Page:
Traveling by plane (there were no flights in the United States for two days) stopped being a formality, or even a relative pleasure, to become what it is today. In his first air travel after the attacks, the former correspondent was subjected to a thorough search and questioning. In the line of suspects (the passenger became a suspect, and so on), behind him were a woman and her baby of a few months; the woman was carrying a bottle of milk and the policeman demanded that she drink from it. “It’s my own milk,” said the woman, with a grimace of disgust. She had to take a long drink, through tears, to get on board.
Now it seems to us that the Donald Trump Administration is the most bizarre thing that has ever passed through the White House. But it’s not like that. George W. Bush, the president who was president thanks to some supreme judges appointed by his father (George H. Bush) and some doubtful votes that his brother (Jeb Bush, governor of Florida) considered good, had surrounded himself with sinister types . Vice President Dick Cheney, Secretary of Defense Donald Rumsfeld, and Undersecretary Paul Wolfowitz conscientiously encouraged the rancor that burned in the heart of the average American and invented a War on Terror that, in addition to causing hundreds of thousands of deaths, poisoned democracy. U.S. Guantánamo, arbitrary arrests in third countries, the systematic use of torture, the promotion of racism, Islamophobia, lies, stupidity, patriotic delusions, made up the legacy left by George W. Bush. Trump simply made heavy use of that legacy.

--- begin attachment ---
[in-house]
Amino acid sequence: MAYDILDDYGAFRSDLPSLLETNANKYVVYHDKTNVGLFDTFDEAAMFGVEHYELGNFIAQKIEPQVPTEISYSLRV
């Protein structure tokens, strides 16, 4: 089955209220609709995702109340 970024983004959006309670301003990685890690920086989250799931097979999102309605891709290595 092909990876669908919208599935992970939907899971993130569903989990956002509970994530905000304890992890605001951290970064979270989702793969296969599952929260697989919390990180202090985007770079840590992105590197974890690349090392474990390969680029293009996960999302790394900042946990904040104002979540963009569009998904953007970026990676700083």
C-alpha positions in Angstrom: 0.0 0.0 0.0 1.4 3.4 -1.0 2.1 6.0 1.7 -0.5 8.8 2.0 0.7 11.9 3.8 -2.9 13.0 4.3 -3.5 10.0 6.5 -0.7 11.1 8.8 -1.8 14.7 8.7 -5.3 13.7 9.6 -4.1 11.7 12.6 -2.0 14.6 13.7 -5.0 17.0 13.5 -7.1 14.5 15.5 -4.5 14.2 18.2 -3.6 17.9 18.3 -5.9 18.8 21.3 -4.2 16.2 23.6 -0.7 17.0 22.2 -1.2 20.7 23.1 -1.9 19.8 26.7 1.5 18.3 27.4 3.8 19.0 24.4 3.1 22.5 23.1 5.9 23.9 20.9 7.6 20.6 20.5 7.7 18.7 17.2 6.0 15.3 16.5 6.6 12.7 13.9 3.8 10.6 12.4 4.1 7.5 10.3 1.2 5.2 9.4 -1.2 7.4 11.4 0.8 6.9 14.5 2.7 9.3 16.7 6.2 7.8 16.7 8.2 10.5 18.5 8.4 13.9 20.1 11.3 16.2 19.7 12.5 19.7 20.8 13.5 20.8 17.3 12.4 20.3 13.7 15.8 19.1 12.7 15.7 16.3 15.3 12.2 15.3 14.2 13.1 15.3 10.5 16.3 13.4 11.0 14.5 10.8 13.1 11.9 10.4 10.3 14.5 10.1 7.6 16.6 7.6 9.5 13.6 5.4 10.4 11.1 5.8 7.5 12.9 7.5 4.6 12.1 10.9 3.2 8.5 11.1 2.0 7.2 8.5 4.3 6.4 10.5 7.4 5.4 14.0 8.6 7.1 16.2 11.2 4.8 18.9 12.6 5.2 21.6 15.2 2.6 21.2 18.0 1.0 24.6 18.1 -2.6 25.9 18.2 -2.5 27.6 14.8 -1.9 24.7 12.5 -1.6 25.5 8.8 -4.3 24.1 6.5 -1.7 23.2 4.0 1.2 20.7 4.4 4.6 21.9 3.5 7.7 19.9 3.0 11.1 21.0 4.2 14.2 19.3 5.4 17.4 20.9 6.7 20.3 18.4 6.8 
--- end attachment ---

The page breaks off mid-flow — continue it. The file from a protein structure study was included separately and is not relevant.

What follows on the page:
The figure of the victim by delegation is curious. Months after the attacks, the former correspondent had lunch with Lou Reed and the question of the aftermath of 9/11 came up. Reed, who along with Susan Sontag was one of the few public voices who tried to see things in perspective (and, like Sontag, was accused of treason for it), said he was surprised by the fact that New York, the city that most had suffered, with the ruins of the World Trade Center still smoking and with thousands of pieces of the corpse pending identification, was already recovering from the emotional trauma, and on the other hand, in the interior of the country, where nothing had happened, the resentment and the conviction that the condition of victim gives the right to commit any barbarity. We have seen that in other places as well. If the real victim is reluctant to hate as much as he should, the imaginary victims regard him as a traitor.
More than one real victim fled from memory and hatred. The correspondent spoke in 2002 with an African-American woman who had managed to escape the North Tower fire shortly before the crash, descending the stairs at such speed that she destroyed her feet. Sad and lame, he explained that he had found a job in Scotland and that he was not planning to return to New York because he could not forget and because the American anthem, which was playing everywhere and at all hours, was on his nerves.
The fury of the “good Americans” was echoed in the press, including the most solvent, within the United States and abroad. Years later, The New York Times he had to apologize to his readers for the lies he had posted (signed by Judith Miller and others) to pave the way for war and revenge. Weapons of mass destruction, Saddam Hussein’s involvement in the attacks, that sort of thing. At the time, however, readers were asking for euphoric or comforting lies. And no media wanted to be accused of lack of patriotism. The United States was to end Islamic terrorism and establish strong democracies in Afghanistan and Iraq. There was no possible discussion.
Twenty years later, the body of Osama bin Laden lies at the bottom of the sea. The Taliban defeated in 2001 have regained power in Afghanistan and have witnessed the shameful flight of the United States and its allies; so much war, so many deaths and so much money wasted, to return to the starting point. Out of the ruins of invaded and occupied Iraq emerged a new fanaticism, the Islamic State or ISIS, strengthened in the war in Syria. Al Qaeda is stronger than ever. Islamist terror spreads across Africa. Madrid, London, Paris and other cities have suffered brutal attacks. And one day a new atrocious attack will once again wound the western soul.
September 11, 2001 remains, to some extent, today.